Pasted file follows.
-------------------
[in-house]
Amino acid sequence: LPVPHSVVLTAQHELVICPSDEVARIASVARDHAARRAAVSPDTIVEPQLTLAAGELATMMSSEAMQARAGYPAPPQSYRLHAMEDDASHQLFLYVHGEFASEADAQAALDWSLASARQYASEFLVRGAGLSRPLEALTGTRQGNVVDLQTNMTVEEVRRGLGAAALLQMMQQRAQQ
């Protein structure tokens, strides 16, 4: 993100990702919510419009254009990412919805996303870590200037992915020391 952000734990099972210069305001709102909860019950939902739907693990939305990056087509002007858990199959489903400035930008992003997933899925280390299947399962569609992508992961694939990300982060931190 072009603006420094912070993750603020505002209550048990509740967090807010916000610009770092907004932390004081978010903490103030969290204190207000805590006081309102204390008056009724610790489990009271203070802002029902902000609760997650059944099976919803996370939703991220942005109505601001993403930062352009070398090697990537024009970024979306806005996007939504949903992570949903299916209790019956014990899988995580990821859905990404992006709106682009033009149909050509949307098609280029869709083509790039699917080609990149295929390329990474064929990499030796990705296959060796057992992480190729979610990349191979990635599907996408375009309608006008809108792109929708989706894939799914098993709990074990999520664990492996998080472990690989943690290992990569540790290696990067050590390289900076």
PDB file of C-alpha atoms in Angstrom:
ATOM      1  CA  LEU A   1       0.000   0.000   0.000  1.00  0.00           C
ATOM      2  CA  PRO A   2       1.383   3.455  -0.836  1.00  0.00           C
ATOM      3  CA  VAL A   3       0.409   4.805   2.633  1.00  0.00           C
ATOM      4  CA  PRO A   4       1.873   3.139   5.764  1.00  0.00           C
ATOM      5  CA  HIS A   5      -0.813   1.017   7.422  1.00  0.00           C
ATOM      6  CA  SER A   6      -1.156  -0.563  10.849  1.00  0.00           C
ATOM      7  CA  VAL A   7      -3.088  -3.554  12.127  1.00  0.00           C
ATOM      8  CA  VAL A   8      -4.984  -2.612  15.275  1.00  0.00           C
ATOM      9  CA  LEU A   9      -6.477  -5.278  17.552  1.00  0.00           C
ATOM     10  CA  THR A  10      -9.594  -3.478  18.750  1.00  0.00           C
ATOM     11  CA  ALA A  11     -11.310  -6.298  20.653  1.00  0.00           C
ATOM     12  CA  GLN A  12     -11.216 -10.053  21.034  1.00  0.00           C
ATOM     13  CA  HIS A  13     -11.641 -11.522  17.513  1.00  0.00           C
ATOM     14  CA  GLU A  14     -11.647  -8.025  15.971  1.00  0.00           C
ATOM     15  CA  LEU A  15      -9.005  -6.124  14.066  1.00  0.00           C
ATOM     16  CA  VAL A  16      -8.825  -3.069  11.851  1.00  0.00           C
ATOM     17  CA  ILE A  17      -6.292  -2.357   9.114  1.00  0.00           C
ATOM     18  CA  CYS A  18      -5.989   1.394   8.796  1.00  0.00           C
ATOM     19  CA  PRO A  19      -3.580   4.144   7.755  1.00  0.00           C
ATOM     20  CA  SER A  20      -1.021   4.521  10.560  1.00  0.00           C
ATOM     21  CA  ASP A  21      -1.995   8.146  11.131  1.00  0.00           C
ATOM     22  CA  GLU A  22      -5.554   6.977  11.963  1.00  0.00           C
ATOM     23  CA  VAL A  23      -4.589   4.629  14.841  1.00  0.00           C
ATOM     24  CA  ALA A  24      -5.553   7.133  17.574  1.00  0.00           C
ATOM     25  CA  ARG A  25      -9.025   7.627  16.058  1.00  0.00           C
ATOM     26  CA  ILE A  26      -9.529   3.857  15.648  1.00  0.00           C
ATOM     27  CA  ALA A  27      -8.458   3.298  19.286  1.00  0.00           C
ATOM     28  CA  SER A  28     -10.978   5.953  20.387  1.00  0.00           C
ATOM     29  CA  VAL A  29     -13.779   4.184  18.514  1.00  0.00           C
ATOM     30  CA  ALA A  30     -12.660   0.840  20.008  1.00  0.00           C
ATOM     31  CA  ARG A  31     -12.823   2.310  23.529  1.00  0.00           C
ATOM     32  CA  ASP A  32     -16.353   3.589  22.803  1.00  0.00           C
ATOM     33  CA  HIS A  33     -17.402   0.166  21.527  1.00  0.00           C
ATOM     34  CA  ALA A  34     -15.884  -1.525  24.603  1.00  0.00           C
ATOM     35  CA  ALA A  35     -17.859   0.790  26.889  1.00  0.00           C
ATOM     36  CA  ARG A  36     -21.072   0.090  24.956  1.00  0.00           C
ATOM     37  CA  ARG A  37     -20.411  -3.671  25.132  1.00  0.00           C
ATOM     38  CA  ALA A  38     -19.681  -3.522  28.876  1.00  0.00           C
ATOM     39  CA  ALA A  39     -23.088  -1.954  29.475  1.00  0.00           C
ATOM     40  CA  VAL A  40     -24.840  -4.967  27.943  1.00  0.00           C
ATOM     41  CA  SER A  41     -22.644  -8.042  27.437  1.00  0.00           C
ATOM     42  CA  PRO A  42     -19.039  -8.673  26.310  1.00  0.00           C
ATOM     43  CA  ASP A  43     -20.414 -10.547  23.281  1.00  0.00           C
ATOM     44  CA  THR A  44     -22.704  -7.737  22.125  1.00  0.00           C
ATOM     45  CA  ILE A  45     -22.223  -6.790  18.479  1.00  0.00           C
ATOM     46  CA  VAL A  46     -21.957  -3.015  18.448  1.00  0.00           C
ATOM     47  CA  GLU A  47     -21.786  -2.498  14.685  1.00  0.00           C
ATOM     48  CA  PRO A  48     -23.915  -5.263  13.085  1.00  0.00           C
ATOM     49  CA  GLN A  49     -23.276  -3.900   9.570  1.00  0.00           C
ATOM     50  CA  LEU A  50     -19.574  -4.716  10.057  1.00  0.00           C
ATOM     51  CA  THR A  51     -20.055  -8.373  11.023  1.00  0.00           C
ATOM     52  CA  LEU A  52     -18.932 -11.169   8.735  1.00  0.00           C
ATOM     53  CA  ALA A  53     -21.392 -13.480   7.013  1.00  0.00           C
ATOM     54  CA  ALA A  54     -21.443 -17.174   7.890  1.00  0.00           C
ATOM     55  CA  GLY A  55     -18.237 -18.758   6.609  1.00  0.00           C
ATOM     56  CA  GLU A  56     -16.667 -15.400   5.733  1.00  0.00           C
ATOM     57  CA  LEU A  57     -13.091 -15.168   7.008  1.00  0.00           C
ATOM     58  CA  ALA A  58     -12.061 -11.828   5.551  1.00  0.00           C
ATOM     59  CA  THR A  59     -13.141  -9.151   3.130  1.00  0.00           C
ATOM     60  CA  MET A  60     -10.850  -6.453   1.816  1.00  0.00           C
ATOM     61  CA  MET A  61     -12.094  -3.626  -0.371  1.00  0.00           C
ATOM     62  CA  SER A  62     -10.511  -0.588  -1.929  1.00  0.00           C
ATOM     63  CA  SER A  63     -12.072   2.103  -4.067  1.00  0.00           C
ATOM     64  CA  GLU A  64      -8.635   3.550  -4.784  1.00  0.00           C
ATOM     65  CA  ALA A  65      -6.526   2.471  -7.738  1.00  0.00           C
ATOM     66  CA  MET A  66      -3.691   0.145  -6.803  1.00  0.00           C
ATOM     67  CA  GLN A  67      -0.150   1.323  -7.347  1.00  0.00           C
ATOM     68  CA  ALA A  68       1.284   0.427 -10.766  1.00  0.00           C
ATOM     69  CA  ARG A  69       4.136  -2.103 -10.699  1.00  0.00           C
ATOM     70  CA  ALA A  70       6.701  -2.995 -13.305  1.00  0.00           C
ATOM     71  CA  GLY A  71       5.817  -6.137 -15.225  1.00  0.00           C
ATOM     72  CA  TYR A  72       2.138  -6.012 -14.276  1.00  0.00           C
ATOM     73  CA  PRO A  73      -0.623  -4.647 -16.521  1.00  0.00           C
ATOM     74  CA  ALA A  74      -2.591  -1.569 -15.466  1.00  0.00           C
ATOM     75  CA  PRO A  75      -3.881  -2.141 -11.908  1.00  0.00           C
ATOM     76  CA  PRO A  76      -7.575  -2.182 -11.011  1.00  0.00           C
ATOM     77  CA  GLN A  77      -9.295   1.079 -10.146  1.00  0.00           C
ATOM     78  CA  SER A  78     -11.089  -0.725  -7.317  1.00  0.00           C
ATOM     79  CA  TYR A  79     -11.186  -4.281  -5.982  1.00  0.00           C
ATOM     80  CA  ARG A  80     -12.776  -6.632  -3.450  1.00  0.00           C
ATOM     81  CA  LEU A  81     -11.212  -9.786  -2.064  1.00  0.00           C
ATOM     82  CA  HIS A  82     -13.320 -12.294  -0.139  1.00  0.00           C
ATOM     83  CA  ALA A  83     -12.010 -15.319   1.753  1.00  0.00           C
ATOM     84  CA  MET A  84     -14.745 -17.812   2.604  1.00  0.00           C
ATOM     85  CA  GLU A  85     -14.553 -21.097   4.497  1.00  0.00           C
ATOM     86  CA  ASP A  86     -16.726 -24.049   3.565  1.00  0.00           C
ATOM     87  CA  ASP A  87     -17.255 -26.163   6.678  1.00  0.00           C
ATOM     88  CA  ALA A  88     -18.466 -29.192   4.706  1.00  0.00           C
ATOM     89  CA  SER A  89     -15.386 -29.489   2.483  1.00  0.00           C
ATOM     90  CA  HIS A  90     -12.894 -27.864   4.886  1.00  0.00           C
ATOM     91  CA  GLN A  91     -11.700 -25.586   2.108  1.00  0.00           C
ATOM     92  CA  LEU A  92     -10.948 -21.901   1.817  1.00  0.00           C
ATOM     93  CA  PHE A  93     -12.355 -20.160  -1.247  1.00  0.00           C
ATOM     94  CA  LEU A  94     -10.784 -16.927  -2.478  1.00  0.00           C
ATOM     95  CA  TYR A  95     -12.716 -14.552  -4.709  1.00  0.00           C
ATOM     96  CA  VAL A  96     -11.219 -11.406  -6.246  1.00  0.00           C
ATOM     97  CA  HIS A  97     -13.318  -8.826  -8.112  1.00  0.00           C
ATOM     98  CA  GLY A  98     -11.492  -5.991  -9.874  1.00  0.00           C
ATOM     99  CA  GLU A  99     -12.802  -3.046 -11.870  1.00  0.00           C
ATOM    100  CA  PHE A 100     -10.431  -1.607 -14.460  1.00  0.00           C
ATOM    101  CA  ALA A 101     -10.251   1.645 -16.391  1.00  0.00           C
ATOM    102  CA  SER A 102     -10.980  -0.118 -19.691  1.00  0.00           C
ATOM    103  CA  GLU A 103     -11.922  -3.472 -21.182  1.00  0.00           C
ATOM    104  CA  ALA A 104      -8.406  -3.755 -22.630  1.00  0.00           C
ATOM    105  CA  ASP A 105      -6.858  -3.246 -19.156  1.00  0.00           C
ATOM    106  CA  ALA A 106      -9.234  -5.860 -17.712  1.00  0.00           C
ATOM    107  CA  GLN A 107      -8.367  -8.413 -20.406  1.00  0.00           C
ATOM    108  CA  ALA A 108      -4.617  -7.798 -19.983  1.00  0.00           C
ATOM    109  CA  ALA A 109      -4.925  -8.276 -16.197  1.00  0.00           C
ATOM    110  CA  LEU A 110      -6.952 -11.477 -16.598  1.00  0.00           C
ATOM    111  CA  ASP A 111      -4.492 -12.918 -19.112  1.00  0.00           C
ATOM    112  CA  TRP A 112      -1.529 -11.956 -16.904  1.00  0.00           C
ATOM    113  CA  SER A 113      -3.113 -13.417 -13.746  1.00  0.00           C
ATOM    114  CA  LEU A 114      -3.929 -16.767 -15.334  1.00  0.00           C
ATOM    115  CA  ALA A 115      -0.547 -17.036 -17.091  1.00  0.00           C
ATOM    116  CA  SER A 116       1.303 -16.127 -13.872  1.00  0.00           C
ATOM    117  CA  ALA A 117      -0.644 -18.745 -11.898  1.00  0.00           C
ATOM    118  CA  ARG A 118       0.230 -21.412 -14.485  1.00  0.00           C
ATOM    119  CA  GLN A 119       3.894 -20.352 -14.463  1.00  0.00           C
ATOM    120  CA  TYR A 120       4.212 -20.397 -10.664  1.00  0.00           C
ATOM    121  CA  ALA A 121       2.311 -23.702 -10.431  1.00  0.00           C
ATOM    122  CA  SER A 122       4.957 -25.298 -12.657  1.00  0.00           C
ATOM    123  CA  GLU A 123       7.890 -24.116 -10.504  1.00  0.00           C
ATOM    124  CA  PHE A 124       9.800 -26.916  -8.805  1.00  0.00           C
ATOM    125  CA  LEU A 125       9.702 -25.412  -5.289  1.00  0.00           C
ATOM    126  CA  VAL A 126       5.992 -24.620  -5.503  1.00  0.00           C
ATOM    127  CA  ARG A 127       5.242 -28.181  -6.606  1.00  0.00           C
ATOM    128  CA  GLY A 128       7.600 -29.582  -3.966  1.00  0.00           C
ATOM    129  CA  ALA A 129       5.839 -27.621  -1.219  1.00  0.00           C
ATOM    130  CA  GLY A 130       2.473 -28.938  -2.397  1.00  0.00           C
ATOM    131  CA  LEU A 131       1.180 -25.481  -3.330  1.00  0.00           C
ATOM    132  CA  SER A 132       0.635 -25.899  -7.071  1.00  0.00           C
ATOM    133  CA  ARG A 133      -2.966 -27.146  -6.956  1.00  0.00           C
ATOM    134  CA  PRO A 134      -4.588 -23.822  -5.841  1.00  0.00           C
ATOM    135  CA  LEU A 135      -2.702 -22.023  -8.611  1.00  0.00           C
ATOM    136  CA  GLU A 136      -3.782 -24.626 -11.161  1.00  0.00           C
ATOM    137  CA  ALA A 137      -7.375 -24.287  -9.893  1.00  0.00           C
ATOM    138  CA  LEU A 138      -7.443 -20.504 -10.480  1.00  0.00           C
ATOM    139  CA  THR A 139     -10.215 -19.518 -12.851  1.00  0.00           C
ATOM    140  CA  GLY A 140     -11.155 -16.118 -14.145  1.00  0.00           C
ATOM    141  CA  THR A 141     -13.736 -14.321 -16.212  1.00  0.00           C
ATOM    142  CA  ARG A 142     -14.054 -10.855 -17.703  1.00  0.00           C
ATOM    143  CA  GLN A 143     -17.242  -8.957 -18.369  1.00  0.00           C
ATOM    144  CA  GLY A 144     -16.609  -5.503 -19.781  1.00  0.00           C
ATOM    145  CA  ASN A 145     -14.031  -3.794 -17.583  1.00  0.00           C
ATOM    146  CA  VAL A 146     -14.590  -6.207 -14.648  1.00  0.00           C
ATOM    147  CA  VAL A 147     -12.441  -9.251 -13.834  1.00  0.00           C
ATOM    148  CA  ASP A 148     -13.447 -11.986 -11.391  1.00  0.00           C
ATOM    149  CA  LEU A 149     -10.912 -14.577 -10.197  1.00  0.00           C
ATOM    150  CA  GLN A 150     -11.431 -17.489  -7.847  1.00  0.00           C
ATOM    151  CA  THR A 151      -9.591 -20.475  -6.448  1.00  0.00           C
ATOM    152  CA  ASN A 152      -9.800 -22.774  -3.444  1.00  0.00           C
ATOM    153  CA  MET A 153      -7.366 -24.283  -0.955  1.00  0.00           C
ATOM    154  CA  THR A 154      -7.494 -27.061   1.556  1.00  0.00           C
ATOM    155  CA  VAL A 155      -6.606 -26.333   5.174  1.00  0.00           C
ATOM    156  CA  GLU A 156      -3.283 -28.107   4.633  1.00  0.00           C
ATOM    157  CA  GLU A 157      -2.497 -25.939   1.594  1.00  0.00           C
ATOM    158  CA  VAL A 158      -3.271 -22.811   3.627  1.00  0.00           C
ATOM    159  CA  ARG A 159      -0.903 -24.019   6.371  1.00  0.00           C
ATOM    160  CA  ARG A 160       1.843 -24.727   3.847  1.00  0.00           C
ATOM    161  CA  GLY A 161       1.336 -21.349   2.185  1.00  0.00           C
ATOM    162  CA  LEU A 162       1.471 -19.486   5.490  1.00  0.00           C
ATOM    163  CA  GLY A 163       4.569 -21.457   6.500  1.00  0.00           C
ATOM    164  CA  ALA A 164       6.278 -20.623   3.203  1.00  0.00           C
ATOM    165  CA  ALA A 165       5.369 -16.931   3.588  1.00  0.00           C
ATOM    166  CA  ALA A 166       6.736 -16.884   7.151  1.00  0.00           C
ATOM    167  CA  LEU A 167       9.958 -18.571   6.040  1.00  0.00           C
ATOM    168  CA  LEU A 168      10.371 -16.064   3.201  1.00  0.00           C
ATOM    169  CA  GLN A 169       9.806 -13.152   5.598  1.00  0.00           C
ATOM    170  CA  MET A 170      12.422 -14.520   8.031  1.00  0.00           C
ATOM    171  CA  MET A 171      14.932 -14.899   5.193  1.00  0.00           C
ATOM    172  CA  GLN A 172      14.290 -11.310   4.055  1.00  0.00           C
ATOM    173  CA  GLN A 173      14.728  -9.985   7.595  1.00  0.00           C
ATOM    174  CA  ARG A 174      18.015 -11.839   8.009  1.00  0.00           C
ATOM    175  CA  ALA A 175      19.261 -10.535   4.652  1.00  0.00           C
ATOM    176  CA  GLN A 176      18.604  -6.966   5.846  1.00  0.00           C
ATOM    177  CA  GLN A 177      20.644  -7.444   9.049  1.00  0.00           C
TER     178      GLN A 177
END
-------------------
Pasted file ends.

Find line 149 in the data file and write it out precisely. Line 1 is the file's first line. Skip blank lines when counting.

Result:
ATOM    145  CA  ASN A 145     -14.031  -3.794 -17.583  1.00  0.00           C